While Calaya was anesthetized, we took the opportunity to do her routine exam as well. She is in very good body condition. She received vaccinations and a routine abdominal ultrasound, and we collected blood for banking and diagnostic purposes. The primate team was able to express a small milk sample from Calaya, which was sent to our Department of Nutrition Sciences to be part of our milk nutrient study.
How will you treat his injury?
Neiffer: We had three options to treat Moke’s leg. The first was to not intervene and closely observe Moke while minimizing his movement as much as possible. The second was to put a cast on his leg, but with that we run the risk of the cast material not being tolerated by Moke or his troop. The third option was to surgically implant a plate in his leg.
Based on the site and current nature of the fracture, we opted to allow this injury to heal on its own rather than intervene. Because Moke is otherwise in good health and his behavior is not indicating that he is experiencing discomfort, we would rather not have him undergo another anesthetic event. We are cautiously optimistic that this will progress nicely and we won’t have to intervene.
How often will the veterinary team check up on Moke?
Neiffer: For the most part, the primate team will be monitoring Moke’s behavior and will reach out to the veterinary team if anything concerns them. Keepers have a very positive and trusting relationship with Calaya, so veterinarians rely heavily on their observations. The gorillas get suspicious when the vets arrive in the building. The keepers provide us with great progress reports, so we will be keeping tabs on Moke—just from a distance.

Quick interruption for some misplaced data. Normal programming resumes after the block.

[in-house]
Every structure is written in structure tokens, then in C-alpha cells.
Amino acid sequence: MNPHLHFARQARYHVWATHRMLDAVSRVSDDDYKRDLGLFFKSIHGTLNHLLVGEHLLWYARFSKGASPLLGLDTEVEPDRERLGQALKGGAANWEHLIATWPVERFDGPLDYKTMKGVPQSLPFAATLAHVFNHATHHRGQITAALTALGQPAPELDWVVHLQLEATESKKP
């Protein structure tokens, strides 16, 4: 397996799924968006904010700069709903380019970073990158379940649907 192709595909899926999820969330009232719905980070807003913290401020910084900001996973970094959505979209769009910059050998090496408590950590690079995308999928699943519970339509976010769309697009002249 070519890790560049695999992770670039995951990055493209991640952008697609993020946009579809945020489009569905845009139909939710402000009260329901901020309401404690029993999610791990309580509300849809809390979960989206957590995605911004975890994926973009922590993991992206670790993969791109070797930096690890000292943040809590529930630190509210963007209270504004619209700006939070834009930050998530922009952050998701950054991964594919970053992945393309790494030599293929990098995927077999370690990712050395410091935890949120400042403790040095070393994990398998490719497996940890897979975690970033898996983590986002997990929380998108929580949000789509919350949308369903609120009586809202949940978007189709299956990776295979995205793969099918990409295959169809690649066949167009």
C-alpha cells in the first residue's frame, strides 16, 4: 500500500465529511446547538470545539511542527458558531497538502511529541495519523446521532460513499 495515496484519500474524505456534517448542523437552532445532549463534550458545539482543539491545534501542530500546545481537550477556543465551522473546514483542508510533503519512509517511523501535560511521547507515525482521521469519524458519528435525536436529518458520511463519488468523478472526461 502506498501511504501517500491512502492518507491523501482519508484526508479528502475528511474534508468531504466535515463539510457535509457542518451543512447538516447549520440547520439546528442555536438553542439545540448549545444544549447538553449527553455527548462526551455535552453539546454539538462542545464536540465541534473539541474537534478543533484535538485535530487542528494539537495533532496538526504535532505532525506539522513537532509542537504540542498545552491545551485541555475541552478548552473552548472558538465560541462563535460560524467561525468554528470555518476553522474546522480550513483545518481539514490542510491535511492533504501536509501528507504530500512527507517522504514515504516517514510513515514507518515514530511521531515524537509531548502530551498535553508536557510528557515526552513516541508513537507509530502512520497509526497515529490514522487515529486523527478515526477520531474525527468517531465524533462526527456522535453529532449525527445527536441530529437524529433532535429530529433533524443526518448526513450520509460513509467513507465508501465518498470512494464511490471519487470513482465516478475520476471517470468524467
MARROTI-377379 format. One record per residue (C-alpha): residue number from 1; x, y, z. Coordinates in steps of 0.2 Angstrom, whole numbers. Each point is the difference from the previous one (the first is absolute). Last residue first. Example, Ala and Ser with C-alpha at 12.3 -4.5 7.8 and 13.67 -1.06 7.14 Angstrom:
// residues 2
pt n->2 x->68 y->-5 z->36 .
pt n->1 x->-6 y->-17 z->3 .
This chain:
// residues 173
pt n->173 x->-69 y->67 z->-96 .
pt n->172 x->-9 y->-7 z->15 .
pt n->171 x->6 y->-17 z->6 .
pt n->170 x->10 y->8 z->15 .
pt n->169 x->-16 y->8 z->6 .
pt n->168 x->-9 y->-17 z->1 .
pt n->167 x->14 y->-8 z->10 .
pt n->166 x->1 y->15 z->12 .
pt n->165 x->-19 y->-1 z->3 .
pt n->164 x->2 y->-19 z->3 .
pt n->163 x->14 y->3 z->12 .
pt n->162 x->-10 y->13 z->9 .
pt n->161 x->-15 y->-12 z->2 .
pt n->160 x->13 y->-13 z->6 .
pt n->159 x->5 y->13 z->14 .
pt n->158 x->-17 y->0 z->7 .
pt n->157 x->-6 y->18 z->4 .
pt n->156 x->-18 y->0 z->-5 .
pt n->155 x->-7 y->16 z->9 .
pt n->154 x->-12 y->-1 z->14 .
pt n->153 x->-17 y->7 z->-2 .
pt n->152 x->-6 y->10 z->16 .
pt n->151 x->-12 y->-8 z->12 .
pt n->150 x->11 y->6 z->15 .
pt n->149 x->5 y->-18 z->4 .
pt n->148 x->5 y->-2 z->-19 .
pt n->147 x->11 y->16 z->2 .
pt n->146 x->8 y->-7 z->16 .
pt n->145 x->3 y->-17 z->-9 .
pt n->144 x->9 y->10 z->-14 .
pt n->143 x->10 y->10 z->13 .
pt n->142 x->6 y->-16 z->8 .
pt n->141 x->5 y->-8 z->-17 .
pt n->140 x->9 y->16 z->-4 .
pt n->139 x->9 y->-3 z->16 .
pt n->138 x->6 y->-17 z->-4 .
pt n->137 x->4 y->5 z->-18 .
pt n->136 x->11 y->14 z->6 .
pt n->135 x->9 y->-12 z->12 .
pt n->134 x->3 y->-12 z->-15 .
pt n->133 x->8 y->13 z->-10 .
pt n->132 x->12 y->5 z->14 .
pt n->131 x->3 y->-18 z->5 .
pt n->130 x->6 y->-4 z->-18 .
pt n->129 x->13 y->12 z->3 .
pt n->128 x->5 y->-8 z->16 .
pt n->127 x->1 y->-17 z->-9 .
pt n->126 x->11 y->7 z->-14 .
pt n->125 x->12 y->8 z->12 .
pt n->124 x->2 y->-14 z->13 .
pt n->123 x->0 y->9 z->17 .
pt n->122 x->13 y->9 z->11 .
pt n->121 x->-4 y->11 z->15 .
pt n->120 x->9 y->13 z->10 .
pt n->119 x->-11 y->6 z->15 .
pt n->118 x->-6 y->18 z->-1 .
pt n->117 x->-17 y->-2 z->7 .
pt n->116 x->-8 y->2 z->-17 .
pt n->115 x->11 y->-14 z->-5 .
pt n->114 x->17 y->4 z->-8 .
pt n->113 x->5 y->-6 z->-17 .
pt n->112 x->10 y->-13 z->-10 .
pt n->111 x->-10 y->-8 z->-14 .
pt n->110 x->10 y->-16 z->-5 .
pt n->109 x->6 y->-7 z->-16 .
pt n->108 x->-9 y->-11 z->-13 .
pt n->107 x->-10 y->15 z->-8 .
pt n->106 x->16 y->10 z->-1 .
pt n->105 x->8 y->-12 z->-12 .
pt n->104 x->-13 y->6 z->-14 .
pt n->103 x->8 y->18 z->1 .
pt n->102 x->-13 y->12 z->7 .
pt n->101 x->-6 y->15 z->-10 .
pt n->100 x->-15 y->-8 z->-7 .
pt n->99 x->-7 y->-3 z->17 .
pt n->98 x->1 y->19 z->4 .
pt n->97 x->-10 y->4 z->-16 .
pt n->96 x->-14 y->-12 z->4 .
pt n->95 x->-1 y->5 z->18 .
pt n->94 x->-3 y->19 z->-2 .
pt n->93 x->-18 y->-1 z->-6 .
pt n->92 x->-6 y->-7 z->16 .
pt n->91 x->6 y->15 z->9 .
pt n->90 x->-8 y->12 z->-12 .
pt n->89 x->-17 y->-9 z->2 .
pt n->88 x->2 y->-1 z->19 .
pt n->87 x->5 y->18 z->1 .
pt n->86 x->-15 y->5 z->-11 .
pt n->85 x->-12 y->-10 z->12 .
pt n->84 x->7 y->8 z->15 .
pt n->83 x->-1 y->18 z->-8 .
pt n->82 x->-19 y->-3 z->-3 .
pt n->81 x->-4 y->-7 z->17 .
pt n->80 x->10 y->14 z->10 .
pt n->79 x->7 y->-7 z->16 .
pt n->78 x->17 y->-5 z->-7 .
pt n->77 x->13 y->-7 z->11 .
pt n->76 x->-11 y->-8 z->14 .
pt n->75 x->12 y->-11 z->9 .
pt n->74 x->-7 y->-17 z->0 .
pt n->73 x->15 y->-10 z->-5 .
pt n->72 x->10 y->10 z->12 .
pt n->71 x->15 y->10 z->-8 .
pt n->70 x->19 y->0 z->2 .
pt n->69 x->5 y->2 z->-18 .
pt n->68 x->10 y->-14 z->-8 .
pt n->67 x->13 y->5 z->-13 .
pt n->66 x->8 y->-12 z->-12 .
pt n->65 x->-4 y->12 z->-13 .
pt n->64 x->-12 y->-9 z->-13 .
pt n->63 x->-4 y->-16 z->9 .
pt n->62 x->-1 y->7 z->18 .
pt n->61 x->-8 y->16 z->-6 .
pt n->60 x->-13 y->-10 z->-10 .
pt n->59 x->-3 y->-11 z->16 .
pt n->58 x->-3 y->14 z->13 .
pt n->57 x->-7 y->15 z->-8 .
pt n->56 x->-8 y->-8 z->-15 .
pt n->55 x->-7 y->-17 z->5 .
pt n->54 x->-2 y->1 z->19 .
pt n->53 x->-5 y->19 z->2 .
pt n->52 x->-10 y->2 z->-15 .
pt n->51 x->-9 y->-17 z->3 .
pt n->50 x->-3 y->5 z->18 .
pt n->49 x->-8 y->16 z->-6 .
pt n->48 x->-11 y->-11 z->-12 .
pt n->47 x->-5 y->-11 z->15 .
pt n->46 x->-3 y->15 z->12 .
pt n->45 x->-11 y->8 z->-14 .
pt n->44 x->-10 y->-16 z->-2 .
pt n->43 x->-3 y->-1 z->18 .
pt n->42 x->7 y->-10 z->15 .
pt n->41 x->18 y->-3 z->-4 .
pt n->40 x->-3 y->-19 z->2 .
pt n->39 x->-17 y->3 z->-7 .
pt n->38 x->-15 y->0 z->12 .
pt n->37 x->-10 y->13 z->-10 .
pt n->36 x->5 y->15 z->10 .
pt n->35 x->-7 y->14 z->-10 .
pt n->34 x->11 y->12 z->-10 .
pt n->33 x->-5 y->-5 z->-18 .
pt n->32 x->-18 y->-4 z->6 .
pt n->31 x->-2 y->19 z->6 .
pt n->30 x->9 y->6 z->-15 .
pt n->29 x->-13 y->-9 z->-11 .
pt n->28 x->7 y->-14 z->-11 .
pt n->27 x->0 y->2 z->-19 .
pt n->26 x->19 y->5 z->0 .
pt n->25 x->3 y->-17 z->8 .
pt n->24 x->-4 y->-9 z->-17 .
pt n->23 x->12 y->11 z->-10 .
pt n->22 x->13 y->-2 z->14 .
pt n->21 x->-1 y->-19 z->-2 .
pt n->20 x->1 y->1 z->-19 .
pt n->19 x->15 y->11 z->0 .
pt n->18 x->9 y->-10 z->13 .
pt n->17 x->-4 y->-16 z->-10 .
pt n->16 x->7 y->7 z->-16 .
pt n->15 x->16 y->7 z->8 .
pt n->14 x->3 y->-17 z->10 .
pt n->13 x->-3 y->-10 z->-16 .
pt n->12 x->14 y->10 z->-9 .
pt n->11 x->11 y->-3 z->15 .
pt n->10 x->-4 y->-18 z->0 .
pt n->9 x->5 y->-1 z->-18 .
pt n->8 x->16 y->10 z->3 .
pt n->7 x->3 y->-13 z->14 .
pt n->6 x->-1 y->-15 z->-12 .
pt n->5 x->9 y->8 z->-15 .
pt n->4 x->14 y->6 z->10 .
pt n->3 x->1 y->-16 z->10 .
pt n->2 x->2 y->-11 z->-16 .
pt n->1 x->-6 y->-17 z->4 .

What if Moke’s behavior changes?
Neiffer: At the moment, he is not exhibiting any behaviors that would indicate he is in pain. That may be because the fracture is not displaced.
Our primate team is on the lookout for evidence of pain as well as physical changes—swelling increasing near the fracture site or in his foot, if his toes are cold to the touch and/or if he is unable to clench his toes. Those are all indications that we would need to evaluate him as soon as possible. At that point, we would likely need to do a surgical intervention.
How long will it take for his bone to heal?
Neiffer: The next seven to 10 days is a critical period. Assuming Moke limits his movement and there is no further trauma to his leg, he will form a callus that will help remodel the bone within that 10-day window.
Any time you fracture a bone, there is a possibility it could re-fracture. The good thing is that he is a young, growing animal. Whereas an adult might be out of commission for six-to-eight weeks with a similar fracture, 30 days is probably more than enough time for a healthy gorilla infant to heal. At that time, the fracture site should have about 80 percent of the stability it had before the break, and it will fully resolve in a couple months’ time.